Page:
Through a diverse and unique mix of sound’s featuring guitar, mandolin, fiddle, military snare, the highland bagpipes and even a didgeridoo, it is little wonder Claymore are one of Australia’s most popular festival acts. A not to be missed extravaganza.
Claymore are one of the first bands to spark my interest in folk music. Unless you count that village fair in Surrey in 1979 where I first experienced Morris Dancing (and have been in therapy ever since).
Nothing was ever quite the same after that, even if it did take another three and a half years to distil the experience and step over the threshold of the National Folk Festival in Canberry for the very first time. My ninth is coming up this month.
It was wonderful to see Claymore perform in Queanberra last Saturday as I prepared to leave the city of my birth for good.
I’ve been lobbying William Hutton and co. to come here for about four and a half years since I had the great pleasure of being the band’s MC at the Guinness Tent at Maldon Folk Festival to a heaving, throbbing and bobbing crowd. That they were here near the nation’s capital just before I’m folking off for the rest of my naturals was a dream come true.
My very first live to air radio interview was with The BordererS — an Adelaide band based around Jim Paterson and his wife, Alex. The BordererS play a blend of music that’s hard to defind — actually, it’s easy to find (see link above), it’s a tad difficult to define, but once you’ve found it, you won’t want to de-find it. Aren’t typos fun?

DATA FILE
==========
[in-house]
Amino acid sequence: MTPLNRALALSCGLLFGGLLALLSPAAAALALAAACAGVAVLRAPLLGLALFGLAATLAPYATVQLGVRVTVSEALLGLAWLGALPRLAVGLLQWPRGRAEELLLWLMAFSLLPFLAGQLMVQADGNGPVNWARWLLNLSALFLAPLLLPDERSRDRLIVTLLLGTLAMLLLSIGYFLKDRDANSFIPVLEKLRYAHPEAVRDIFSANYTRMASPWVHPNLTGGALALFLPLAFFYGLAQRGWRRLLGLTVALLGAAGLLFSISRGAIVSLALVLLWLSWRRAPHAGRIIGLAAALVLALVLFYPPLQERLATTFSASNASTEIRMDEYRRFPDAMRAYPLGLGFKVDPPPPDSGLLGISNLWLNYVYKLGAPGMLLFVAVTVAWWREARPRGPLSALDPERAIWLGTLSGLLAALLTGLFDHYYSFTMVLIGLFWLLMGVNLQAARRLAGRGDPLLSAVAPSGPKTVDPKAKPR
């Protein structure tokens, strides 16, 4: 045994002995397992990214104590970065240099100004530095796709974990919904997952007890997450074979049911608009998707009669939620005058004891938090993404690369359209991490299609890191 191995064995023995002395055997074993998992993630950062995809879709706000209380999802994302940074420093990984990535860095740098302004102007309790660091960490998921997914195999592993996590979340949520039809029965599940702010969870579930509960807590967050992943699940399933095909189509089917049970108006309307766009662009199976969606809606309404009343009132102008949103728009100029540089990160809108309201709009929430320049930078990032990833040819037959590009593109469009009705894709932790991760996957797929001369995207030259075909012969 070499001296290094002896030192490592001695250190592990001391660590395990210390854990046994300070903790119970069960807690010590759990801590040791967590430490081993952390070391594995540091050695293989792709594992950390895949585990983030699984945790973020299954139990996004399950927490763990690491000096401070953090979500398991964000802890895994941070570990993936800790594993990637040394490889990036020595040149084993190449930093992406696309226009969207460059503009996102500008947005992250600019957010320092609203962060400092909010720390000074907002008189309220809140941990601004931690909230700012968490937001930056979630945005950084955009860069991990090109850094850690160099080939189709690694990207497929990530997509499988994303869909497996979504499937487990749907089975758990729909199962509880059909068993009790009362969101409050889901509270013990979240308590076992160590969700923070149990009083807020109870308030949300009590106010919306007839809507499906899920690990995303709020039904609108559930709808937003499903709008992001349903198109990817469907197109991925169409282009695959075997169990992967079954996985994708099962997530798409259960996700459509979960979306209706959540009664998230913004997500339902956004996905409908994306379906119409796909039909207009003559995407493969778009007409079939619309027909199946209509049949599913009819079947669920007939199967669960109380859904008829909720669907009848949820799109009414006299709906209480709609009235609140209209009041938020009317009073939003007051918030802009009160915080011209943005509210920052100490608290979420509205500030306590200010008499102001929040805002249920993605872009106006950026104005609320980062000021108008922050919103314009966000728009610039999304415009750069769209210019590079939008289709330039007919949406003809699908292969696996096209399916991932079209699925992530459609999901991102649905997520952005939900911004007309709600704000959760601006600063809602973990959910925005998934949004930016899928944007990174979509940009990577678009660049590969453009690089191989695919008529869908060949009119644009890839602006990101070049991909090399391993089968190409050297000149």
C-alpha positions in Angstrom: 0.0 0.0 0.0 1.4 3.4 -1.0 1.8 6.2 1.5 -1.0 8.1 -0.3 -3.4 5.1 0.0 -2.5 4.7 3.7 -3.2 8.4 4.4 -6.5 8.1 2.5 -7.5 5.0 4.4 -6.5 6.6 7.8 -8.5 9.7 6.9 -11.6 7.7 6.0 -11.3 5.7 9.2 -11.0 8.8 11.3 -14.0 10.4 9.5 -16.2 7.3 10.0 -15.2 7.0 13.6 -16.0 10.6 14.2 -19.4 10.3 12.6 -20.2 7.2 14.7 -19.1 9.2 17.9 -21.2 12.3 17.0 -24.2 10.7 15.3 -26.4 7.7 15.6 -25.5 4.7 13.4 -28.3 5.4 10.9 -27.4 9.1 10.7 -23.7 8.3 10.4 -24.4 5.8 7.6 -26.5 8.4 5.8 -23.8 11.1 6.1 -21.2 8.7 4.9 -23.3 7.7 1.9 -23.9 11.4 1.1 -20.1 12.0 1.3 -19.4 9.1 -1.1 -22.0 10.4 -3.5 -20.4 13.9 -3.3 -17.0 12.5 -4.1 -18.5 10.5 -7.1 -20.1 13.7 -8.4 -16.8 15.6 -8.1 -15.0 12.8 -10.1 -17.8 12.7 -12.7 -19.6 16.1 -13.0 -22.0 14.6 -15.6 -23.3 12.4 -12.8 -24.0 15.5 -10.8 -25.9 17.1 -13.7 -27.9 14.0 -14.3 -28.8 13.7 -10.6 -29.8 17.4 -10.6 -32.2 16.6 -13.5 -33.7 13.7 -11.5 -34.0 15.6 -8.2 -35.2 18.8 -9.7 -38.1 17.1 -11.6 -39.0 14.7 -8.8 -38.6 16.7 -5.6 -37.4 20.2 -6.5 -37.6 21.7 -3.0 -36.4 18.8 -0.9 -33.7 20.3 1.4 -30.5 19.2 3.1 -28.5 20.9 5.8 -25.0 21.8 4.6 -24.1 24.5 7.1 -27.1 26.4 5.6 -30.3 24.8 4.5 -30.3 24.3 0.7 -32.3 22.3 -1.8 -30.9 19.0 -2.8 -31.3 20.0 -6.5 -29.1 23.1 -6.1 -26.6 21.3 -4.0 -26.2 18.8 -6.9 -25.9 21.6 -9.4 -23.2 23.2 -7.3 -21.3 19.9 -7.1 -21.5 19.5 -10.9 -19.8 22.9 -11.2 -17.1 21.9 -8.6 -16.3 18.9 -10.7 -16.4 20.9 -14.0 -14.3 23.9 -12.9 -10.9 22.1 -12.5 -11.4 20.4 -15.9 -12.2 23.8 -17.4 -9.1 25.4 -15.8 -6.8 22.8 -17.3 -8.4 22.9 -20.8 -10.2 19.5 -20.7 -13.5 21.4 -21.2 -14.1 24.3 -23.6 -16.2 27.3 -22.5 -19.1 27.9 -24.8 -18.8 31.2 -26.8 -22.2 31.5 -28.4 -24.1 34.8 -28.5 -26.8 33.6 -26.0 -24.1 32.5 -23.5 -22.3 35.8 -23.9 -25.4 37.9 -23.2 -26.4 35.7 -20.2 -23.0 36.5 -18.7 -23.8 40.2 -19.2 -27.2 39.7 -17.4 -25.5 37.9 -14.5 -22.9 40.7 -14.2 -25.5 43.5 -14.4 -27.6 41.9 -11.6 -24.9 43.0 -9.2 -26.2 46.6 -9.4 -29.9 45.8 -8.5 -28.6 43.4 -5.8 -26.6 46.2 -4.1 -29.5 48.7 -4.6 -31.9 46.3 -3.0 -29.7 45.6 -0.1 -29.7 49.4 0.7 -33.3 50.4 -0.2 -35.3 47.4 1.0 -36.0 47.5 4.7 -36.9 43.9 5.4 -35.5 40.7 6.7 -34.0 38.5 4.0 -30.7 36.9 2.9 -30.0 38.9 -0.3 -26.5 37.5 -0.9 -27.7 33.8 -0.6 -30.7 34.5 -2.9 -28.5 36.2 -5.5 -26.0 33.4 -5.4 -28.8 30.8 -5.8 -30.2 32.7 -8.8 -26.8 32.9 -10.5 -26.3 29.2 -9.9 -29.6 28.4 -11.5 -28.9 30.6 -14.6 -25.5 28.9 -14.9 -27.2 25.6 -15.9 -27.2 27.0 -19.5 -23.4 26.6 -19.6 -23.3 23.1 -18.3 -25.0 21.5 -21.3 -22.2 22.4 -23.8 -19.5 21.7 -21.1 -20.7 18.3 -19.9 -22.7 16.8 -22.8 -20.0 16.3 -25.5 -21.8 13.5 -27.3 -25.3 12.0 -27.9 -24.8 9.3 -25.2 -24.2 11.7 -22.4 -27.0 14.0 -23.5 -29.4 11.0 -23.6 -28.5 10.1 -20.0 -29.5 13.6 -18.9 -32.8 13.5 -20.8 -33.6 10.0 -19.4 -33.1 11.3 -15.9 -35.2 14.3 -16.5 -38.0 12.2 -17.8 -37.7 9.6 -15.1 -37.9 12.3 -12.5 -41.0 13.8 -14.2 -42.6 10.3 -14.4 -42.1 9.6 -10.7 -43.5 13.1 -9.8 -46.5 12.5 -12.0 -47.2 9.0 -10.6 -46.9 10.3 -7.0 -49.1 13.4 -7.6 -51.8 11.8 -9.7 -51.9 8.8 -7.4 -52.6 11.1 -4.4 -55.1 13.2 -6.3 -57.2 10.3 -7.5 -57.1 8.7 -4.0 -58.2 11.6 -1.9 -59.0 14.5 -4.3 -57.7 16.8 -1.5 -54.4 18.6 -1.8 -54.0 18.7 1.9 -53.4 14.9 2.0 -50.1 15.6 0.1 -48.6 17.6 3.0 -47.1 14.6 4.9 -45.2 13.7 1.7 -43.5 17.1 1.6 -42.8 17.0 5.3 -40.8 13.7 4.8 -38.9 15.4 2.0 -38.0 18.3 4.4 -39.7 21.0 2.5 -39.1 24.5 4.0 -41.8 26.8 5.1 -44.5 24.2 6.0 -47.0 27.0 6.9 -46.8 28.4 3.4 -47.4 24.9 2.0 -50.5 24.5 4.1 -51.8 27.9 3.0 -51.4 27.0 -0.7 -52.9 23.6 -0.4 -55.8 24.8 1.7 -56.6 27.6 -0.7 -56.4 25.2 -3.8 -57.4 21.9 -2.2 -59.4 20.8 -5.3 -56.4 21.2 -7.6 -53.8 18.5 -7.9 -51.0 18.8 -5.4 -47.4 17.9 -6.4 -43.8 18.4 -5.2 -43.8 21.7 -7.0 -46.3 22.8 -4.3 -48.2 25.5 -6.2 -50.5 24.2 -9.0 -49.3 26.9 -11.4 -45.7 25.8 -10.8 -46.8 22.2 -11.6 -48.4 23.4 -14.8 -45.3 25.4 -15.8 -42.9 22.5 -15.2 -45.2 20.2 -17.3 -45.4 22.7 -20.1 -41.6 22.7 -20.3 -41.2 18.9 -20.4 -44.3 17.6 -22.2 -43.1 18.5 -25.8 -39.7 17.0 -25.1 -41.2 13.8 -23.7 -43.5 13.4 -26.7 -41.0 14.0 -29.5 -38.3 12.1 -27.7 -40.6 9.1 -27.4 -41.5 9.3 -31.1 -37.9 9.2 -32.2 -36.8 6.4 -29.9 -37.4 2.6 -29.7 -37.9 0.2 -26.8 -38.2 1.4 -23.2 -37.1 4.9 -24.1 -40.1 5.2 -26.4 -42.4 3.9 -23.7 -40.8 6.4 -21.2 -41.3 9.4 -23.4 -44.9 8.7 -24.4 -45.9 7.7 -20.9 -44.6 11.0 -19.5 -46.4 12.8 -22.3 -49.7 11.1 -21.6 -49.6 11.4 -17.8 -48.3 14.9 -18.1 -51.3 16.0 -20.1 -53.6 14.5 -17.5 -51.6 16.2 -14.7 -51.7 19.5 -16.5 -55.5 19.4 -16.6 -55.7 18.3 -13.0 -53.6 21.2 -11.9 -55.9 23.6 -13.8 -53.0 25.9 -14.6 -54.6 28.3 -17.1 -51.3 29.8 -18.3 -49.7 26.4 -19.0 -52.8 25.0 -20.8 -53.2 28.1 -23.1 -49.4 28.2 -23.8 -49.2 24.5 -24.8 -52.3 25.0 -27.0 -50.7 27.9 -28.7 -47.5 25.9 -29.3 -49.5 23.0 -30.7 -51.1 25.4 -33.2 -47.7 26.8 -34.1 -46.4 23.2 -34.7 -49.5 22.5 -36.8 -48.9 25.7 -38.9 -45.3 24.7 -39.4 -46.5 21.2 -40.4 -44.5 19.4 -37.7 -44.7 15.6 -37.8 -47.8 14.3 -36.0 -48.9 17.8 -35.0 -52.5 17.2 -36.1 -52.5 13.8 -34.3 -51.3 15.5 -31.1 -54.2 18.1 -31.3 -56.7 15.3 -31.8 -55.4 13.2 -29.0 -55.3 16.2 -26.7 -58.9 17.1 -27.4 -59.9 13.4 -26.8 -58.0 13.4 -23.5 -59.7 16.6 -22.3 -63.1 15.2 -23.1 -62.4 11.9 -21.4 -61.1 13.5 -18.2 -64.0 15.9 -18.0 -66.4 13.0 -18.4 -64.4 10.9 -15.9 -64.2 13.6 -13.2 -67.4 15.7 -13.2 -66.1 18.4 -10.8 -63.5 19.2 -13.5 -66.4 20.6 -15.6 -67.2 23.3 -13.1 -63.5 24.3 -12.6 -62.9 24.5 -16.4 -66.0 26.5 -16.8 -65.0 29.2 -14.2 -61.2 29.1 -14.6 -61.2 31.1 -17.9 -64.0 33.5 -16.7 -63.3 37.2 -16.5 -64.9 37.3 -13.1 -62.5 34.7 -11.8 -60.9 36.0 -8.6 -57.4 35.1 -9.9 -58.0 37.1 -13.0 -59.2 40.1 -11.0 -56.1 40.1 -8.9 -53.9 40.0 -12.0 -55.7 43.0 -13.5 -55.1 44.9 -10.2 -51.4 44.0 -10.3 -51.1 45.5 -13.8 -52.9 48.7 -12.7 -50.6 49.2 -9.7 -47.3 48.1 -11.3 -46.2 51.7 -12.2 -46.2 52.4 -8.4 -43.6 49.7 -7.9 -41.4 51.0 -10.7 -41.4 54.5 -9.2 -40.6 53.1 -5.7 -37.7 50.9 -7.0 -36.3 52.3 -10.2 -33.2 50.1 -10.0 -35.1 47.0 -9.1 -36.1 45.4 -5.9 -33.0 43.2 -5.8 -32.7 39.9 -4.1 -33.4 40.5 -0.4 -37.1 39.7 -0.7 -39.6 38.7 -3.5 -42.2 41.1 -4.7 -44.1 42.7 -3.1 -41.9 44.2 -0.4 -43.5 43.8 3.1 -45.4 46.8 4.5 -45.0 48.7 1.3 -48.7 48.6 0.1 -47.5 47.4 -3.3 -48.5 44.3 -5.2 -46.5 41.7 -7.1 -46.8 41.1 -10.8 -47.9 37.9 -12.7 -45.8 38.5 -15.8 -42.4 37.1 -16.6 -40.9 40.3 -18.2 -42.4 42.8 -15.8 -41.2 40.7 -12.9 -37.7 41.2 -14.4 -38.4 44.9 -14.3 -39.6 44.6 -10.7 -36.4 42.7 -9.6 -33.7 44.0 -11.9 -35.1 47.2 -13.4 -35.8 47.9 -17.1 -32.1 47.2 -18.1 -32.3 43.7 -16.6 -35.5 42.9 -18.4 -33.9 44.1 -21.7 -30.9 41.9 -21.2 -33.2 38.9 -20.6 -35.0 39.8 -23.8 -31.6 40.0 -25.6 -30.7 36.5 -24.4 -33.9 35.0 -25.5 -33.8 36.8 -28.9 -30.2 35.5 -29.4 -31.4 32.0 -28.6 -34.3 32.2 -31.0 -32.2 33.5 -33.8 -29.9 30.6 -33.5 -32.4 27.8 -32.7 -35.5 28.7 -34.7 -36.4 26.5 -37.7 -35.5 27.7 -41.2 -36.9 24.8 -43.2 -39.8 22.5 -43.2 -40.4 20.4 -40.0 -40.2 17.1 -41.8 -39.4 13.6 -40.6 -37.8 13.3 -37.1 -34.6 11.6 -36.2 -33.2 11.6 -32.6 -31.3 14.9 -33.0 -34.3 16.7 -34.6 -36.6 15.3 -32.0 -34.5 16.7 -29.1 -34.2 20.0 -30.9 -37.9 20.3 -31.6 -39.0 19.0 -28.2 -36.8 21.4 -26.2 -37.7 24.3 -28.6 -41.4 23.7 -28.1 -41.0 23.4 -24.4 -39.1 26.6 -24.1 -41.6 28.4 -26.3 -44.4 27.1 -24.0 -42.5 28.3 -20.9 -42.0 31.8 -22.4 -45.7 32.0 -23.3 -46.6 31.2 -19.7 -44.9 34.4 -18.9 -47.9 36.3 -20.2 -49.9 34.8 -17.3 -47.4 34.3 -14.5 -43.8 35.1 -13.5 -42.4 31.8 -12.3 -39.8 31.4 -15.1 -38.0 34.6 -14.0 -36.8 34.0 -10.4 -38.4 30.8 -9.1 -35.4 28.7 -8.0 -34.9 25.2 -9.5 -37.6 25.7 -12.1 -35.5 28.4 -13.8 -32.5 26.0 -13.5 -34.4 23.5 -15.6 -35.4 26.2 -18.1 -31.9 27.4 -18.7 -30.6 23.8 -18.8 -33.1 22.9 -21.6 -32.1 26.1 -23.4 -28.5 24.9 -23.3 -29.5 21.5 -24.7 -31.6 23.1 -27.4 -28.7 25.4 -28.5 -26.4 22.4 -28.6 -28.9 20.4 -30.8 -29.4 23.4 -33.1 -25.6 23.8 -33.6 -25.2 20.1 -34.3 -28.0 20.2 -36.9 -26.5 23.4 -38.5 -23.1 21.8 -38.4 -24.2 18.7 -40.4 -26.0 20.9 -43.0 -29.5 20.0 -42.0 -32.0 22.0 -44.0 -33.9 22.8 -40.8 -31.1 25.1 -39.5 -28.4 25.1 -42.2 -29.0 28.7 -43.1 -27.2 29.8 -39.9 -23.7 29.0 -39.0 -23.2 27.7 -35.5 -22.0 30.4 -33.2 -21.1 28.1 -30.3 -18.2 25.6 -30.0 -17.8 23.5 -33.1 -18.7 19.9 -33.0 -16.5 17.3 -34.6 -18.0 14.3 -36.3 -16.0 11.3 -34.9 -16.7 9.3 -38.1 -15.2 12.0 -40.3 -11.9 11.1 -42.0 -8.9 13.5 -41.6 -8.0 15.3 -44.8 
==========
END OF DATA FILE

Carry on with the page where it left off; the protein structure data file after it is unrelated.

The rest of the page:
Where were we? If you put folk, Celtic, world and dance into a blender, it may come out sounding pretty much like this combo.
Ever since that first inexpert interview, stabbing at buttons and sliding of faders, I’ve had the great pleasure to interview Jim and Alex several times, both in and out of the studio. This weekend they’re heading to Canberra to do two quite different gigs, and when I asked Jim how he’d be placed on Wednesday night for an interview, he said he’d be placed in a comfy chair in his lounge room in Adelaide.
Which is where I caught up with him, telephonically.
Bill Quinn: Jim, I’ve spoken to you many times before, but for others who are just catching up, tell us a bit about The BordererS.
Jim Paterson: Well, I’m six foot five and look very similar to Brad Pitt.
BQ: That’s my recollection.
JP: Ehm, and my wife… she’s kind of like a midget.
No, we’ve been going for nearly 19 years now, and I was just talking with someone today — Gabi, she’s our backing vocalist — and I said that after 19 years, we should be doing the reunion tour now, rather than still going!
I’m Scottish and my wife [Alex] is Irish. And we play around the country and into Europe. And America next year; we’re going to go to America next September.